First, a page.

Secret population of polar bears found in unexpected habitat

A team of biologists announces that they have isolated a secret population of polar bears in eastern Greenland. All these animals live in a habitat that does not offer most of the year no sea ice shelves on which these predators usually hunt. The threat of climate change remains, but this new discovery suggests that at least a small number of these bears may survive longer as the Arctic warms.

Polar bears (Ursus maritimus) are the most iconic predators of the Arctic. Until now, there were nineteen known subpopulations of these animals in the region. One of them, which extends over a stretch of 3,200 kilometers from the east coast of Greenland, has recently been the subject of a genetic study. Thirty-six years of tracking data from bears tagged with GPS collars finally found that this population was splitting into two very distinct subpopulations. One lives southeast of Greenland and does not pass above a latitude of 64 degrees north, while the other moves north, not crossing the same line in the other direction.

This southeastern Greenland subpopulation is home to at least three hundred individuals. Genetic comparisons suggest that they have been isolated from the northeastern population since about two hundred years. Thus, this new work published in the journal Science shows that there are not nineteen, but twenty polar bear subpopulations in the Arctic. However, this is perhaps not the most surprising.

An unusual environment

Polar bears usually rely on sea ​​ice to feed onself. These platforms usually form on the surface of the ocean in the fall before melting in the spring. The rest of the time, bears tend to dip into their fat stores. Unfortunately, global warming increasingly reduces the amount of ice available, and thus also the hunting ground of animals. Sea ice also melts earlier and freezes later.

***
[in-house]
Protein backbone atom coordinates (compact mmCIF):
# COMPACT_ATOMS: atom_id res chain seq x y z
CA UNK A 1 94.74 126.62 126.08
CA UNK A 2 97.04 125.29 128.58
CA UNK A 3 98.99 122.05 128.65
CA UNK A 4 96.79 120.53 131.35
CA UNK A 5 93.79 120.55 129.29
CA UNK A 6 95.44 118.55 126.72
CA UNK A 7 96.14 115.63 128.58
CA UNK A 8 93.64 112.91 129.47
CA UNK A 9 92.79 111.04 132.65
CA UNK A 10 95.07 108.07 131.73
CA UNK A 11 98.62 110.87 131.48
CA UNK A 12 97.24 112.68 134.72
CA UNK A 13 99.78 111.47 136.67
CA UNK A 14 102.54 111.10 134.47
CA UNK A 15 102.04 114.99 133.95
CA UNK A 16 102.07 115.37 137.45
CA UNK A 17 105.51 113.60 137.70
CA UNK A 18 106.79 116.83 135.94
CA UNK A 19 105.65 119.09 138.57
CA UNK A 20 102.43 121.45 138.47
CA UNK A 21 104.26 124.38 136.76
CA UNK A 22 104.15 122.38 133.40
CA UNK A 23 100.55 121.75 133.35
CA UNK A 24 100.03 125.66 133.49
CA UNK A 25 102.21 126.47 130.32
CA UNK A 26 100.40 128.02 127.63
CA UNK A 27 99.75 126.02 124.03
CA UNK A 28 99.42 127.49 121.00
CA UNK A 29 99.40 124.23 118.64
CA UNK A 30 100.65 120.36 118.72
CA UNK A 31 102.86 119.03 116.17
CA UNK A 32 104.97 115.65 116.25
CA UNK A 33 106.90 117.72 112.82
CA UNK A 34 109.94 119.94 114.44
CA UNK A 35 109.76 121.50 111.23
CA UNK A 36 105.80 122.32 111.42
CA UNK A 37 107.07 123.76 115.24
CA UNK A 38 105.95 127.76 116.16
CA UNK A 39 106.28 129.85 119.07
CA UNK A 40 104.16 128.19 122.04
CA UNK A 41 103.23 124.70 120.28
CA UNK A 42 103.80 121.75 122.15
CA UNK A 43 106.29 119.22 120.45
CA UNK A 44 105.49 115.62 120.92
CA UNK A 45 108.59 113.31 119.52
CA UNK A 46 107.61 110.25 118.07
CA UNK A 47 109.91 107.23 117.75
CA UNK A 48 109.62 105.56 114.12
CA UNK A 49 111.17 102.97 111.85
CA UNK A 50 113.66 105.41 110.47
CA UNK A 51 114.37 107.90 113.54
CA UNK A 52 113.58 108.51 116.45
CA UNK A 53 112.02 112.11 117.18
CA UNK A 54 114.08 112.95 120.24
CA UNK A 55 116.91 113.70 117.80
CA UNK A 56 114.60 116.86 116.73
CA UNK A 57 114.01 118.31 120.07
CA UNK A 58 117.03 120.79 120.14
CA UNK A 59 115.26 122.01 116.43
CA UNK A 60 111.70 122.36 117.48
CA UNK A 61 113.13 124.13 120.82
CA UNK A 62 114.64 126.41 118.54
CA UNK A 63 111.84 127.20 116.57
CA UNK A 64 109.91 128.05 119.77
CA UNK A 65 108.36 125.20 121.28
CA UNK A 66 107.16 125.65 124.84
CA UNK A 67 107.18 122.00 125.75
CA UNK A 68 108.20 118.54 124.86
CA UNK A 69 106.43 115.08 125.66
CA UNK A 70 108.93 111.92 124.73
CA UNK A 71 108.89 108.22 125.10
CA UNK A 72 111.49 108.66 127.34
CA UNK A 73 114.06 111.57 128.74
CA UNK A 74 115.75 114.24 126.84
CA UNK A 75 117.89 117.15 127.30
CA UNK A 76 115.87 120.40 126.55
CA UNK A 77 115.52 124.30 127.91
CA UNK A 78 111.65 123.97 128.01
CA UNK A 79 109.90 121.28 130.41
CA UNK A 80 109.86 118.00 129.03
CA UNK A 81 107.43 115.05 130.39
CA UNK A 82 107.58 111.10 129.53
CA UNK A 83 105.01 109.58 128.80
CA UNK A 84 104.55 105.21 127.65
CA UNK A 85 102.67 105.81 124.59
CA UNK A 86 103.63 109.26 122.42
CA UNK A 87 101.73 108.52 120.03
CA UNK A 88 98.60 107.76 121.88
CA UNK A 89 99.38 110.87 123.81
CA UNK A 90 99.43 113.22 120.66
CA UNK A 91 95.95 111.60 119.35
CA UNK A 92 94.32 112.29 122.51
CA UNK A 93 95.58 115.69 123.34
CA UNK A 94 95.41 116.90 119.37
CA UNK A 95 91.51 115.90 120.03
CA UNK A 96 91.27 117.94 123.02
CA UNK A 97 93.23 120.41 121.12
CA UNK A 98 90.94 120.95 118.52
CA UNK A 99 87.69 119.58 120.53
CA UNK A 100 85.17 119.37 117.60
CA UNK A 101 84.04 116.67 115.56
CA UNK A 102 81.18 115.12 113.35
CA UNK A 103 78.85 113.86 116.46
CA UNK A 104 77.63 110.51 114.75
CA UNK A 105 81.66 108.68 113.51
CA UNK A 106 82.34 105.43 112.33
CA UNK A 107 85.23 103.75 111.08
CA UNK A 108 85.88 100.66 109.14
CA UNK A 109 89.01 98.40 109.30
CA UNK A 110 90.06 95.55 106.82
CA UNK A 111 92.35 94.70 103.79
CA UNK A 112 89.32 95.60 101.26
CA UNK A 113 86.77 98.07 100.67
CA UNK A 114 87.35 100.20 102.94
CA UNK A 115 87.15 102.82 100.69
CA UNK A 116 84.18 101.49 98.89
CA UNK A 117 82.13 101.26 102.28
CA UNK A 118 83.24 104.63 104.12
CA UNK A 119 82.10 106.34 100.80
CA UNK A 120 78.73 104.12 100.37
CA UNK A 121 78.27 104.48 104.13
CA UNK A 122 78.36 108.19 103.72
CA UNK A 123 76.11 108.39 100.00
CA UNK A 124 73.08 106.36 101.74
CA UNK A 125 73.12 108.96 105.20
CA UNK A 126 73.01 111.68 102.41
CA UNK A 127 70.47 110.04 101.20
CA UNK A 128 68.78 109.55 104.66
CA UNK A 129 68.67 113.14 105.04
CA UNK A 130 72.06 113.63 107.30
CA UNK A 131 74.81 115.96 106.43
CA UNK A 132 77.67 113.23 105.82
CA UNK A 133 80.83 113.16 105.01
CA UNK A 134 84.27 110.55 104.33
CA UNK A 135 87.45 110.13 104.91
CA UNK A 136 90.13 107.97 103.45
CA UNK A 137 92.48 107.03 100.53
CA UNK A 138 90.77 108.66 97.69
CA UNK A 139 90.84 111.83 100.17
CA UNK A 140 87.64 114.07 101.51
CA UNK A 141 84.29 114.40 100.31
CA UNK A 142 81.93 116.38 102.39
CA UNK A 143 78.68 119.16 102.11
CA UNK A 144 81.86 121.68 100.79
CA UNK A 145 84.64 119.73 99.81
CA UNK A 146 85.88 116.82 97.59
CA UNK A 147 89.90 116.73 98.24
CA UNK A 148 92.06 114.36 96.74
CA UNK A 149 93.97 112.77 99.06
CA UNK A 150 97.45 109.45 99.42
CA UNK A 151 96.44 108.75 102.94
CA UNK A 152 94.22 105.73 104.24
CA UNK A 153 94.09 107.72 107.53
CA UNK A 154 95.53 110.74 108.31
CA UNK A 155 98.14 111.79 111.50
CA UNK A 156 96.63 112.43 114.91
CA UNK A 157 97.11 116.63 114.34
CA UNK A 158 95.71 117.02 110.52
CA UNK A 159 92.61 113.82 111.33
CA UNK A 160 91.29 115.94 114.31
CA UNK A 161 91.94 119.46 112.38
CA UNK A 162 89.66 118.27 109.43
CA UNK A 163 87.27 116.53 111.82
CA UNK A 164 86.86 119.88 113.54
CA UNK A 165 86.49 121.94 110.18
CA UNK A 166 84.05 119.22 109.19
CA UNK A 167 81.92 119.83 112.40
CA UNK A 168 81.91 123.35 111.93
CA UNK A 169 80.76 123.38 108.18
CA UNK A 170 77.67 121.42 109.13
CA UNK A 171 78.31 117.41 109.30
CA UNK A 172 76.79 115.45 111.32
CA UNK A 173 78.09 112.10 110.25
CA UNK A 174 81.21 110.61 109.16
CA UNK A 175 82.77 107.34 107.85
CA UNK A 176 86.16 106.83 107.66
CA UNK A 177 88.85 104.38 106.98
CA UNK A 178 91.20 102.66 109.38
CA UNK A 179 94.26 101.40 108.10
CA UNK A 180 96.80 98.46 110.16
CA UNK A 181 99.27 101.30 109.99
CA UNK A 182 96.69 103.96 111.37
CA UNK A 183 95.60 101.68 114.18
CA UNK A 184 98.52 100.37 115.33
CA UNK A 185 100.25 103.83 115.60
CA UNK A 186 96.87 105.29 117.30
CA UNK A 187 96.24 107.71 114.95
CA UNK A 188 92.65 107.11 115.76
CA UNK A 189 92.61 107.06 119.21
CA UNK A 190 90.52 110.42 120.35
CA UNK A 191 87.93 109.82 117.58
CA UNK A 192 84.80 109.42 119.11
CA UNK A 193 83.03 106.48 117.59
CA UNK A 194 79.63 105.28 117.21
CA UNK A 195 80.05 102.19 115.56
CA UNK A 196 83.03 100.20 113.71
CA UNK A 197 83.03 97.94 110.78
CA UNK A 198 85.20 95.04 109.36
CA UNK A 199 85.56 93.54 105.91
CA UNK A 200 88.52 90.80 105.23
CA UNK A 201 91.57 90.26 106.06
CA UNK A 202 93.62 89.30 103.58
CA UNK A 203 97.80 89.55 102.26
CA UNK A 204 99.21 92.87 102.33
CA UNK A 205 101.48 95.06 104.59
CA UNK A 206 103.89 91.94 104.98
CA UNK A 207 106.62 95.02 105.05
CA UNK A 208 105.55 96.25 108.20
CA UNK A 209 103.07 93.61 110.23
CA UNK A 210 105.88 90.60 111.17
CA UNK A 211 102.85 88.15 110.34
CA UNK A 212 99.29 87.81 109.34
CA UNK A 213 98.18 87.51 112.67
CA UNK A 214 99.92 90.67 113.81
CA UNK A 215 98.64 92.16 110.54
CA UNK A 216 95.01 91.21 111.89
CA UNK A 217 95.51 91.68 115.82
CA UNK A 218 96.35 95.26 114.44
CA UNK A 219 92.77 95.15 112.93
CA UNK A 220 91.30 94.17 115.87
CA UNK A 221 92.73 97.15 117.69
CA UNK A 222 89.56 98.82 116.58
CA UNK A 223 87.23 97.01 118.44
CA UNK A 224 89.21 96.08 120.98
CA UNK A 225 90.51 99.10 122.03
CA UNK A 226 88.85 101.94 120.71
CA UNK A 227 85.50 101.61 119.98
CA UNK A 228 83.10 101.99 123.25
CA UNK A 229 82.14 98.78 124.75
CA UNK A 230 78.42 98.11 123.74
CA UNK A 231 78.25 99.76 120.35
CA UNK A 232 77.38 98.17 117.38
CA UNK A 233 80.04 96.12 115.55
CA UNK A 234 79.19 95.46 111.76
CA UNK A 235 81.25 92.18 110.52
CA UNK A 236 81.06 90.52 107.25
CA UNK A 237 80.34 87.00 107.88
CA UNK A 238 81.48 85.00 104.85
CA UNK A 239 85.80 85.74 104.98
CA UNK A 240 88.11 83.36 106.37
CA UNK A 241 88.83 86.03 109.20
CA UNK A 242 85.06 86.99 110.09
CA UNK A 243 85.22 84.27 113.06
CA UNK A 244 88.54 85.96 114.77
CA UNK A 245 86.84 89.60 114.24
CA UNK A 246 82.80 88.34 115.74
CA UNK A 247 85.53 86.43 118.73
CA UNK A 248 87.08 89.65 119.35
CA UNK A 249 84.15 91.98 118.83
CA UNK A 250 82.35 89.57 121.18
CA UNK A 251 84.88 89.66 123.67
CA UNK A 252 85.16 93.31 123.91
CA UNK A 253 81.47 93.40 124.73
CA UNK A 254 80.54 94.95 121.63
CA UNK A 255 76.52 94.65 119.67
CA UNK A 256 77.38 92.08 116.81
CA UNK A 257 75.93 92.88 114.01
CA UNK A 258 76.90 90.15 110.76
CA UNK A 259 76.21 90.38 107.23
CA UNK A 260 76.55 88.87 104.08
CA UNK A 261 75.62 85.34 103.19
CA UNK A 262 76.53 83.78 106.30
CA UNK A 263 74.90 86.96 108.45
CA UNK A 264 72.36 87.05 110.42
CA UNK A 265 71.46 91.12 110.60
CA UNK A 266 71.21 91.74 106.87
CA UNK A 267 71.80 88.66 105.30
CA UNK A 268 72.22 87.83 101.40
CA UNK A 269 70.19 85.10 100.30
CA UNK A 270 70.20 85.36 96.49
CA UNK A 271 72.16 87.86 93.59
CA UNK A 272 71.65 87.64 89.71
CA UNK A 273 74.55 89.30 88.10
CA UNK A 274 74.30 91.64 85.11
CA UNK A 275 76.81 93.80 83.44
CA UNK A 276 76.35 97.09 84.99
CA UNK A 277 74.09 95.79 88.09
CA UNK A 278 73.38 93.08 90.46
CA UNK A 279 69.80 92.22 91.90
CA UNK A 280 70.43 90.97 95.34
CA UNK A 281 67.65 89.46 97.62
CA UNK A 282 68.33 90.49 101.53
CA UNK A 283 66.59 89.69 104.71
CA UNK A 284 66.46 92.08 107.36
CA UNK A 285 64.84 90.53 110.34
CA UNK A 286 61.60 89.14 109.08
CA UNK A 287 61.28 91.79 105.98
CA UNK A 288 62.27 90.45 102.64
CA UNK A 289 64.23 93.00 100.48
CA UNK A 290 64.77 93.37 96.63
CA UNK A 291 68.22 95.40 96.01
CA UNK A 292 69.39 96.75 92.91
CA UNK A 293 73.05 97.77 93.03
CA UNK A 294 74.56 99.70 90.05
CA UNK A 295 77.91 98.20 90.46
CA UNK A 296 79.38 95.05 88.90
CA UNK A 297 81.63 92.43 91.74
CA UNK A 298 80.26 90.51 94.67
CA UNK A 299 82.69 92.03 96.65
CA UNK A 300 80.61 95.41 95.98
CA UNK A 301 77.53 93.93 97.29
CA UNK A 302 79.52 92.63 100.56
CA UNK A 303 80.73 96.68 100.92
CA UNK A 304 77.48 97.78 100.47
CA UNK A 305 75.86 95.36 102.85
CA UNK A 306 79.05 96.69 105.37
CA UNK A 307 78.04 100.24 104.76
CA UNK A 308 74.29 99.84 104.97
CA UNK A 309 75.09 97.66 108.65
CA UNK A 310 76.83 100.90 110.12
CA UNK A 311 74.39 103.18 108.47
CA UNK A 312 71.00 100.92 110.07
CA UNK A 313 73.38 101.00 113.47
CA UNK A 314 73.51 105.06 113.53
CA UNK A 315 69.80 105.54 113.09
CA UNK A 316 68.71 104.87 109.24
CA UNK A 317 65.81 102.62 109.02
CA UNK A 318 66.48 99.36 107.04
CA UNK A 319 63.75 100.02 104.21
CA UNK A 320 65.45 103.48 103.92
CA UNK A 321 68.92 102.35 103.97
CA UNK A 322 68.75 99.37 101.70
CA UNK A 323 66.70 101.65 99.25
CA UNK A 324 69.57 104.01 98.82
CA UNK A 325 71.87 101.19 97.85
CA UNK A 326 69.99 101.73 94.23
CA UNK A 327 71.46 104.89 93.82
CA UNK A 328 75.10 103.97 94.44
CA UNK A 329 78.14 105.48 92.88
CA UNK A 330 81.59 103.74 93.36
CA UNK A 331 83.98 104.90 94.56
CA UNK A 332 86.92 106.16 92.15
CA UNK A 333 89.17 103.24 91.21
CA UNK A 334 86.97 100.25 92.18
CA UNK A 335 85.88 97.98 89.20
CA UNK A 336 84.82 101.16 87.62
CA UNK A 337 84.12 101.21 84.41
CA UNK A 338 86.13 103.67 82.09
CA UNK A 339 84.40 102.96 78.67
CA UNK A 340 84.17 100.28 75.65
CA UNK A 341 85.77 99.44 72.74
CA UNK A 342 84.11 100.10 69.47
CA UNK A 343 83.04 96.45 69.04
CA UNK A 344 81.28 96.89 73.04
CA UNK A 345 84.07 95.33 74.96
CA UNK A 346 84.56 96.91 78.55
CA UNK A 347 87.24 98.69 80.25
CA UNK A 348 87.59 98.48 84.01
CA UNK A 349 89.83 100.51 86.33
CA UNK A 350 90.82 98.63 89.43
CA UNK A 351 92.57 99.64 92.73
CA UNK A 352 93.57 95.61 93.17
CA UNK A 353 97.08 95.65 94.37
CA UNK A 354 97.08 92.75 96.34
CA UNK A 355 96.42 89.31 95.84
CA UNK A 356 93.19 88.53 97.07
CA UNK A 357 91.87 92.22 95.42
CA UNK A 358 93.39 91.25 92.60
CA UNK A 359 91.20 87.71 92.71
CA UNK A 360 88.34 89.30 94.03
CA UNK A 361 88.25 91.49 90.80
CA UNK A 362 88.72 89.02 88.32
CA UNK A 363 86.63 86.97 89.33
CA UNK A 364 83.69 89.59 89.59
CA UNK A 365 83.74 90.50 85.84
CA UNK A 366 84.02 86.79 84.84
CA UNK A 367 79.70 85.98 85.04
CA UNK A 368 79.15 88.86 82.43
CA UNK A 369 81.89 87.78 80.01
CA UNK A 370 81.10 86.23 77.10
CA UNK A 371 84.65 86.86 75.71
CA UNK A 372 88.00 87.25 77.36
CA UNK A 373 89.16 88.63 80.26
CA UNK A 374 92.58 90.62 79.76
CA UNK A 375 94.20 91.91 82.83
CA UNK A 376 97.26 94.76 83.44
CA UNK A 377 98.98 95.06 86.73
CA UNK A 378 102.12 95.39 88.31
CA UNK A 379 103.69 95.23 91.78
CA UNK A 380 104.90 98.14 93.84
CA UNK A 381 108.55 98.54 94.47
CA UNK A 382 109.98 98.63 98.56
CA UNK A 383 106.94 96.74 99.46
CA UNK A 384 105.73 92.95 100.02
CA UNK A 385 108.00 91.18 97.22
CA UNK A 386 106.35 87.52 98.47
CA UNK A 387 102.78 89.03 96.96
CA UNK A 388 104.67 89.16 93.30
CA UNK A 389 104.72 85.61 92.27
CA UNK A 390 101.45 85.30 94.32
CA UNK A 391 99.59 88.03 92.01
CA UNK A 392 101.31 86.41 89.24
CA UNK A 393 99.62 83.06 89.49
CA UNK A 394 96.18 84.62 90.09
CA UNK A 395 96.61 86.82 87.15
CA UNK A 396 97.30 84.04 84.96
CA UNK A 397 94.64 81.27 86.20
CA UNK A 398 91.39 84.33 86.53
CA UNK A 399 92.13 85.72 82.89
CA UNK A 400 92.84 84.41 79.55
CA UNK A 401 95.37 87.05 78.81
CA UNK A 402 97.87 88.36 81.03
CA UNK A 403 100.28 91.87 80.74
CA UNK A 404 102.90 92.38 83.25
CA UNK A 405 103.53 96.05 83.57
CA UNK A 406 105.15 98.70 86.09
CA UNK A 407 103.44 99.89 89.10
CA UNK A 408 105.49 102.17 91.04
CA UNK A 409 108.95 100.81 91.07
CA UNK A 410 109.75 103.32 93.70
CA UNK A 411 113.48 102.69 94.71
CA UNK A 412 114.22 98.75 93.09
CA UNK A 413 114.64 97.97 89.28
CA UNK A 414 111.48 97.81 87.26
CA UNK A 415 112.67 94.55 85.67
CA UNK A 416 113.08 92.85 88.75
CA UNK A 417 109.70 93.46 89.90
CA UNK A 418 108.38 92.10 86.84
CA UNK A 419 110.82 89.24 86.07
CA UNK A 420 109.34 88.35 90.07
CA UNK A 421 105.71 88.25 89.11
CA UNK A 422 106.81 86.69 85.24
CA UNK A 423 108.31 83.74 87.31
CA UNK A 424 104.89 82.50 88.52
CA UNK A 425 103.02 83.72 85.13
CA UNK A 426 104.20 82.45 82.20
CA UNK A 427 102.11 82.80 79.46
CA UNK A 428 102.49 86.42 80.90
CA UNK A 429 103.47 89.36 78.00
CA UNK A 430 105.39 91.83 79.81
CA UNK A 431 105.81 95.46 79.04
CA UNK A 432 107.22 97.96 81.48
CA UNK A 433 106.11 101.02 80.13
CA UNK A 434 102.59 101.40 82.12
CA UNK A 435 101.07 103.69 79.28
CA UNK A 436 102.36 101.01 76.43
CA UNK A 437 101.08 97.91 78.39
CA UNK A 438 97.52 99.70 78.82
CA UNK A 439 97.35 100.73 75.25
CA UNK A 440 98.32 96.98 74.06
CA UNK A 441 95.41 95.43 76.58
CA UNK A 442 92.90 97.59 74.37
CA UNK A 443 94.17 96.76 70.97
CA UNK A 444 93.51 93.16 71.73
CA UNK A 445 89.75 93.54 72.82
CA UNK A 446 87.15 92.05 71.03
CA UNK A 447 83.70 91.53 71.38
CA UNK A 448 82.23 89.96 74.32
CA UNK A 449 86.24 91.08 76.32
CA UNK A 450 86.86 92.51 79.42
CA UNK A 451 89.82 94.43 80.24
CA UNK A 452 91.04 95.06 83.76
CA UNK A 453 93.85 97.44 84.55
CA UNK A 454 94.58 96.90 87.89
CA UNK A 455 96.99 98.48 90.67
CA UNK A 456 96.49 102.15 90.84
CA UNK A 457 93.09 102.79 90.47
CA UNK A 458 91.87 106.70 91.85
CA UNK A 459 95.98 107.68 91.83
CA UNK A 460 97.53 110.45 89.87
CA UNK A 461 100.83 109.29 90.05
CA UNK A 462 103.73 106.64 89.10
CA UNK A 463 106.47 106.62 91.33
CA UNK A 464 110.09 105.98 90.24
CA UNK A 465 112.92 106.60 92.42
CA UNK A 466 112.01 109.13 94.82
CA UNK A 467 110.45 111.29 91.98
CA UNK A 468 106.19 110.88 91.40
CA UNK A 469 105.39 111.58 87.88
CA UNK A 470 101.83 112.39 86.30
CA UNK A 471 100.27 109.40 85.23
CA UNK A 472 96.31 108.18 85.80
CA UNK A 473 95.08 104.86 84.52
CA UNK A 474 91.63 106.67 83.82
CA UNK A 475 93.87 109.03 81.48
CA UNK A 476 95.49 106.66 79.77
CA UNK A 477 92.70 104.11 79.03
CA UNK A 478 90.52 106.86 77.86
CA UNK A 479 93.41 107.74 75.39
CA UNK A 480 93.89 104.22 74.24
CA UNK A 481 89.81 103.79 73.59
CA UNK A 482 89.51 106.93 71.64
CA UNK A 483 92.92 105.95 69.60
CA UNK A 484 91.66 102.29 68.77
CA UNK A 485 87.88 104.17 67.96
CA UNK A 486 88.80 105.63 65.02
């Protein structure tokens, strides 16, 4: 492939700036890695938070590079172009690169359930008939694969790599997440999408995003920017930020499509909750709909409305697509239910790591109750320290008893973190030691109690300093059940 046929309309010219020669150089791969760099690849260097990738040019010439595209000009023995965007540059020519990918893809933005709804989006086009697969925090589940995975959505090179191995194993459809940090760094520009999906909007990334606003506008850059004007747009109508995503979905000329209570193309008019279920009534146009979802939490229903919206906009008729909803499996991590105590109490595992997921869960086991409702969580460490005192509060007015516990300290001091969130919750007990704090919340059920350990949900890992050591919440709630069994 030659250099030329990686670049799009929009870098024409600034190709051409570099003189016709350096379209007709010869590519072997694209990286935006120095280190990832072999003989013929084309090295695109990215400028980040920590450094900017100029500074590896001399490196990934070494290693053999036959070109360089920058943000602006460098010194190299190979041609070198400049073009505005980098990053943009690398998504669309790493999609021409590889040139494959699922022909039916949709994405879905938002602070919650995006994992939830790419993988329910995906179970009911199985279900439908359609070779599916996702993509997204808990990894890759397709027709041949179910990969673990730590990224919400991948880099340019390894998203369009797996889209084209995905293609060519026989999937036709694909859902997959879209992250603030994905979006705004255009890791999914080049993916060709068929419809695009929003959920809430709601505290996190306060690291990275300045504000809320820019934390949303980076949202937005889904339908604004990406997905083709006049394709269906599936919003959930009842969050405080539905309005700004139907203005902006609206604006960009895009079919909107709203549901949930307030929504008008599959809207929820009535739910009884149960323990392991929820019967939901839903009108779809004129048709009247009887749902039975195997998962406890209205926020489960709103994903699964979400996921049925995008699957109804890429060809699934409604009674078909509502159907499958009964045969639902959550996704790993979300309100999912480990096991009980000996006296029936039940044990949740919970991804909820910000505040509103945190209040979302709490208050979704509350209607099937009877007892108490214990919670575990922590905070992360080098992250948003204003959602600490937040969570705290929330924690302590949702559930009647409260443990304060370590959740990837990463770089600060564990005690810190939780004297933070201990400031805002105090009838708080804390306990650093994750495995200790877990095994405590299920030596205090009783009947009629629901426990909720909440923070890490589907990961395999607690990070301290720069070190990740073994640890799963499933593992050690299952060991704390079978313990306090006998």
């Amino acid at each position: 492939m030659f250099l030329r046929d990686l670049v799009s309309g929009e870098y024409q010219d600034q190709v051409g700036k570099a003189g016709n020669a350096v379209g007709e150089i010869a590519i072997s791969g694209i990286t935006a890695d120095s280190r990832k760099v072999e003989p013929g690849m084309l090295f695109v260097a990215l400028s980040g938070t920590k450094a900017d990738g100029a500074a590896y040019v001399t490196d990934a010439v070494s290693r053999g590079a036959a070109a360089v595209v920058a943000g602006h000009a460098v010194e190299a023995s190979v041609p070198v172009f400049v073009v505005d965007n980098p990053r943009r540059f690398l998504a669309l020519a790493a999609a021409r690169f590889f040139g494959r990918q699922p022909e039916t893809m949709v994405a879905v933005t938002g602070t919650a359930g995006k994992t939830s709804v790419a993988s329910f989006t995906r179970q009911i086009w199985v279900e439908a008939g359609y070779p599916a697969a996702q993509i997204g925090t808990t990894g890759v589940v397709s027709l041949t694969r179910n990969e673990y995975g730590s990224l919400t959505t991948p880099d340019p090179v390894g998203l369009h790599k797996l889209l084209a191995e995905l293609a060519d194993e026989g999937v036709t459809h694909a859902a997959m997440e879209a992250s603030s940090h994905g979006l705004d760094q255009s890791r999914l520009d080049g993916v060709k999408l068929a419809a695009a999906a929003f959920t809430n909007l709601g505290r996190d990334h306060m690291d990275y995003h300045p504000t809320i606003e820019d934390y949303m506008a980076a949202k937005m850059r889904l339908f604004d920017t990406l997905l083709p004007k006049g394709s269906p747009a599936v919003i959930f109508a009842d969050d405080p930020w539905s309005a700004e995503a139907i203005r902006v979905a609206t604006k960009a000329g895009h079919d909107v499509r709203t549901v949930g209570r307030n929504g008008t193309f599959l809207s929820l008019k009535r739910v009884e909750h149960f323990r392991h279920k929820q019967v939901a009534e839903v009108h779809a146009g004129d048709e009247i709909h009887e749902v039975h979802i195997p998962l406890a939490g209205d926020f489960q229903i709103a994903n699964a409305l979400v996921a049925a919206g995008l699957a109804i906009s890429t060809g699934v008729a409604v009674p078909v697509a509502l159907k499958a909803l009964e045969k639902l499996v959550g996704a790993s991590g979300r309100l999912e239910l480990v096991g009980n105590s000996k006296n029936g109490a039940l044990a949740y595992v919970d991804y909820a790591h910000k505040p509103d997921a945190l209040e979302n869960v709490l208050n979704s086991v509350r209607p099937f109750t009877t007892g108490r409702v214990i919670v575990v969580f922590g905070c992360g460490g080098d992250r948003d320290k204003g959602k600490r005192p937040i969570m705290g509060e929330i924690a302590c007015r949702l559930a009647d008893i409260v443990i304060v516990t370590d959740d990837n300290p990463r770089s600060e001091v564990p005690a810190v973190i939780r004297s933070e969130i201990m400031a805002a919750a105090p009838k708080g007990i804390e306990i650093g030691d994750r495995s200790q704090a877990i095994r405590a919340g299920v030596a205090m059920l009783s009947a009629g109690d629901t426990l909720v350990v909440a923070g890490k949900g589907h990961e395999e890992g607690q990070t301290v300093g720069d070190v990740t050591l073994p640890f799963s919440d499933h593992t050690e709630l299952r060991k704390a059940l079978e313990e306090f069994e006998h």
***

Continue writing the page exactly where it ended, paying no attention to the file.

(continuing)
Here, the fjords within which these “new” polar bears evolve are located at the southern limit of the Arctic Circle. Consequently, the region is more free of sea ice (more than 250 days per year). These conditions are those predicted for the rest of the Arctic by the end of the 21st century based on recent studies. However, it was thought until now that such an environment could not support polar bears.

It is clear that these animals seem to be doing well.

A southeastern polar bear. Credits: Kristin Laidre/University of Washington

A lifeboat

Researchers believe these bears take advantage of chunks of ice that break off from fjord glaciers and flow into the sea. The bears likely use these freshwater patches in the same way they use sea ice to hunt. . The fact that this region is also difficult to access also protects these animals from human threat.

However, the region is also not a paradise for bears. The steep slopes of the fjords limit their movement. Moreover, the birth rate among the new population is very low compared to other populations. Researchers suspect this is because potential mates find it difficult to come together. However, this new discovery suggests that this type of environment could ” serve as climatic refuge hitherto unrecognized“, note the authors.

According to the study, two individuals from the northeast also appear to have grafted onto this southern population, eventually adapting to their new surroundings. This suggests that other populations may be able to follow suit as sea ice conditions deteriorate in other regions. The researchers also identified other areas where similar conditions could support polar bears in northern Greenland and Svalbard.

However, although the study offers a glimmer of hope for some bears, the researchers insist that not everyone can enjoy it.

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